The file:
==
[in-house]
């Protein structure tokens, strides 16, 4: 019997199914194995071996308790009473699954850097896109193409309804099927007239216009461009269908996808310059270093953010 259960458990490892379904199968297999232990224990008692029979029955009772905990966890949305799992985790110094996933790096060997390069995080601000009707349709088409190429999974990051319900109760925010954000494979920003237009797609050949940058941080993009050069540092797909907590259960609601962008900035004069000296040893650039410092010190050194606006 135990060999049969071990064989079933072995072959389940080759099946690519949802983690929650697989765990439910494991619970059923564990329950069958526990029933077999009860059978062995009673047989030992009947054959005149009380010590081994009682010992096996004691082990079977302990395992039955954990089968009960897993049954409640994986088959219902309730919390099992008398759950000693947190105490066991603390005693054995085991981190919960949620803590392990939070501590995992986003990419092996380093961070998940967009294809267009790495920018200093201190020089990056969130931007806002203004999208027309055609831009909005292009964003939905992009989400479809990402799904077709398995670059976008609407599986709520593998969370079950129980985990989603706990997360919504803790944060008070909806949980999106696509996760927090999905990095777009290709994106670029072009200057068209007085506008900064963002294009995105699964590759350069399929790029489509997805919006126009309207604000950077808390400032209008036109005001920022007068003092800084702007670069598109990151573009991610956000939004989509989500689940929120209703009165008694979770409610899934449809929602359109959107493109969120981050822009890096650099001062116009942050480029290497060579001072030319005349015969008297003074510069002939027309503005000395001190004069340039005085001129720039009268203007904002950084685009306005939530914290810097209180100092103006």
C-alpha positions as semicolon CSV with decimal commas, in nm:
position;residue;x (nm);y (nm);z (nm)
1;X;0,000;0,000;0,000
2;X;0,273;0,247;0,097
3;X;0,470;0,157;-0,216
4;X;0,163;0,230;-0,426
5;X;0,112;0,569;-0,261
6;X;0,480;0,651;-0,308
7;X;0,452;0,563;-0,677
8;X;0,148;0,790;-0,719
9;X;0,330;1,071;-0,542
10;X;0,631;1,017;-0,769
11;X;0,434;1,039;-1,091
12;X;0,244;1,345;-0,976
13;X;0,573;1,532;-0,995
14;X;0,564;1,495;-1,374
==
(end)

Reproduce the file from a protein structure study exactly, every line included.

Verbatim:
[in-house]
């Protein structure tokens, strides 16, 4: 019997199914194995071996308790009473699954850097896109193409309804099927007239216009461009269908996808310059270093953010 259960458990490892379904199968297999232990224990008692029979029955009772905990966890949305799992985790110094996933790096060997390069995080601000009707349709088409190429999974990051319900109760925010954000494979920003237009797609050949940058941080993009050069540092797909907590259960609601962008900035004069000296040893650039410092010190050194606006 135990060999049969071990064989079933072995072959389940080759099946690519949802983690929650697989765990439910494991619970059923564990329950069958526990029933077999009860059978062995009673047989030992009947054959005149009380010590081994009682010992096996004691082990079977302990395992039955954990089968009960897993049954409640994986088959219902309730919390099992008398759950000693947190105490066991603390005693054995085991981190919960949620803590392990939070501590995992986003990419092996380093961070998940967009294809267009790495920018200093201190020089990056969130931007806002203004999208027309055609831009909005292009964003939905992009989400479809990402799904077709398995670059976008609407599986709520593998969370079950129980985990989603706990997360919504803790944060008070909806949980999106696509996760927090999905990095777009290709994106670029072009200057068209007085506008900064963002294009995105699964590759350069399929790029489509997805919006126009309207604000950077808390400032209008036109005001920022007068003092800084702007670069598109990151573009991610956000939004989509989500689940929120209703009165008694979770409610899934449809929602359109959107493109969120981050822009890096650099001062116009942050480029290497060579001072030319005349015969008297003074510069002939027309503005000395001190004069340039005085001129720039009268203007904002950084685009306005939530914290810097209180100092103006």
C-alpha positions as semicolon CSV with decimal commas, in nm:
position;residue;x (nm);y (nm);z (nm)
1;X;0,000;0,000;0,000
2;X;0,273;0,247;0,097
3;X;0,470;0,157;-0,216
4;X;0,163;0,230;-0,426
5;X;0,112;0,569;-0,261
6;X;0,480;0,651;-0,308
7;X;0,452;0,563;-0,677
8;X;0,148;0,790;-0,719
9;X;0,330;1,071;-0,542
10;X;0,631;1,017;-0,769
11;X;0,434;1,039;-1,091
12;X;0,244;1,345;-0,976
13;X;0,573;1,532;-0,995
14;X;0,564;1,495;-1,374